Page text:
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CyTRAP Labs trend – computing in a cloud – your BlackBerry and YouTube services fail

February 26th, 2008 · 3 Comments ·

It can be as simple as a system update or a mess-up of Internet routing table. The result is the same. You can neither check your e-mail with your BlackBerry nor access the content on YouTube for several hours. Some people get a bit nervous when this happens.
During week 7 of this year, BlackBerry users suffered a North America-wide outage that lasted for hours. This was the second one within a year – we reported about the first one here:

Reliability and dependability of information networks – millions hit by BlackBerry systems failure

A key weakness in the way that RIM’s service operates is that it funnels all of the e-mail messages and other data sent over its network in North America through a single “network operations center” or NOC in Waterloo, Ontario. Another NOC in Ontario serves the Asian market. A similar center operates in Britain for the European traffic

We are dependable on our backbone working and when a system fails to work properly, millions of people will be unable to use their RIM devices or PCs using online tools that might run somewhere on a server.

Computing in a cloud (Choose option Login as Guest, click on the link again to get free access)

can help in reducing these risks and various firms have created services using this approach. Examples are such as Amazon Web Services or Google. Nevertheless, these services can go down. The challenge is to

a) limit the frequency this happens and how long it may last, AND

b) restrict the failure in service to a small geographical location

To illustrate, 2008-02-19 – Tuesday morning for a short while Google search was no longer accessible for Swiss surfers in and around Zurich. The reason being that a fiber optic cable got cut and led to a service interruption for a short while.

In the above case the service interruption had little if anything to do with Google using computing in a cloud. In fact, computing in a could allowed Google to limit the outage upon users coming from a relatively small region. We had less luck on 2008-02-24 (Sunday) when Pakistan’s attempt to prevent access to YouTube resulted in a global outage for just about 2 hours. The service interruption is connected to Pakistan Telecom and Asian internet service provider PCCW.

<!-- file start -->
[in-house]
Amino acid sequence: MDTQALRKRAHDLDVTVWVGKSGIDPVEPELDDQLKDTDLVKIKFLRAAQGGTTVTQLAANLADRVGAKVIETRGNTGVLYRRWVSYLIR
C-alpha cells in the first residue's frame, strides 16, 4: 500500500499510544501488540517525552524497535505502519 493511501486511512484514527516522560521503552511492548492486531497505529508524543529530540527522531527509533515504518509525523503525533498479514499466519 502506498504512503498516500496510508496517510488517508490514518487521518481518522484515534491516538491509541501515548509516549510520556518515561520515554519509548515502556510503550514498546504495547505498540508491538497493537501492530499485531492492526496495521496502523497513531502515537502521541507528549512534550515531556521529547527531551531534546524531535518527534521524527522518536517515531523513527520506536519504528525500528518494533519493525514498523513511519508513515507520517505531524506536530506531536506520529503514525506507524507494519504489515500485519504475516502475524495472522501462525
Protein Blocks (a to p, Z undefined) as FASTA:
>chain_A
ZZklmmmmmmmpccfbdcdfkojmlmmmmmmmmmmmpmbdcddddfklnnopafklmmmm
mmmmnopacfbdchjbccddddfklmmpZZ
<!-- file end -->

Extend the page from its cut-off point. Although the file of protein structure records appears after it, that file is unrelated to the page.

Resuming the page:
First, anyone in Pakistan attempting to go to YouTube was instead re-directed to a different address. Unfortunately, this information was leaked out by PCCW and as a result YouTube was mistakenly blocked by internet service providers around the world. PCCW tried to correct this mistake after being contacted by YouTube staff.

All this happened because YouTube content included Danish cartoons depicting the Prophet Muhammad

CyTRAP Labs take on the issue

With Amazon’s S3 service, companies can use to rent data storage on Amazon’s infrastructure. We are becoming ever more dependent on these type of services. And why a blackout of 2-4 hours might feel like much when it happens to a user, if it happens once a year, it might be acceptable.

Hence, a single outage is not a good measure for performance or quality of service. Instead, people need to look at the level of service over a period of time.

Even if one does not use outsourcing, an event such as the one caused by a construction worker in Switzerland who cut a fiber optic cable cannot be prevented easily. Neither can we prevent a government and an internet service provider from ‘IP hijacking’ an address (i.e. the web site’s unique address is being taken over by corrupting the internet’s routing tables). We know that if internet routing tables are screwed up, the flow of data around the world will be discrupted – see YouTube last Sunday. This can neither be prevented by computing in a cloud nor by running the infrastructure in-house.

Nonetheless, the biggest drawback of such a model – computing in a cloud – is that a business is putting critical operations in somebody else’s hands. When such a service goes offline one depends on somebody else to get the service up again.

Since it costs $0.15 per GB a month to store data, with additional fees to transfer data in and out, such a service as Amazon’s S3 is often cheaper than buying and operating equipment oneself. In fact on its Web site, Amazon touts that S3 allows customers to scale their data demands up or down rapidly, and that the service is available 99.99% of the time. If 99.99% means 3 hours a year of outage, maybe that is a good measure of performance.

So highly disruptive tolerant routing and data replication services are essential if computing in a cloud using locations around the globe is supposed to work. And there lies the challenge,

Reliability and dependability of information networks – undersea cable cut, disrupting outsorcing work in India

Nonetheless, we are still vulnerable when undersea cables are damaged, construction workers cut a fiber optic cable or a government messes with the Internet routing tables (see Pakistan and YouTube).

All we can do is minimize thes risks to acceptable levels but we have to learn to live with these risks and cope with service interruptions of up to 12 hours or so.



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For instance, Google uses the computing in a cloud concept by having its about 500,000 or more servers located in nearly 40 location around the globe. Each of these locations is connected with the Internet and, most importantly, if one goes offline, data can be shifted lesewhere in Google’s network.

Because data are always backed up in multiple places, an outage in one place does not take the entire system down. The clouds Google uses are managed by a grid (see grid computing).



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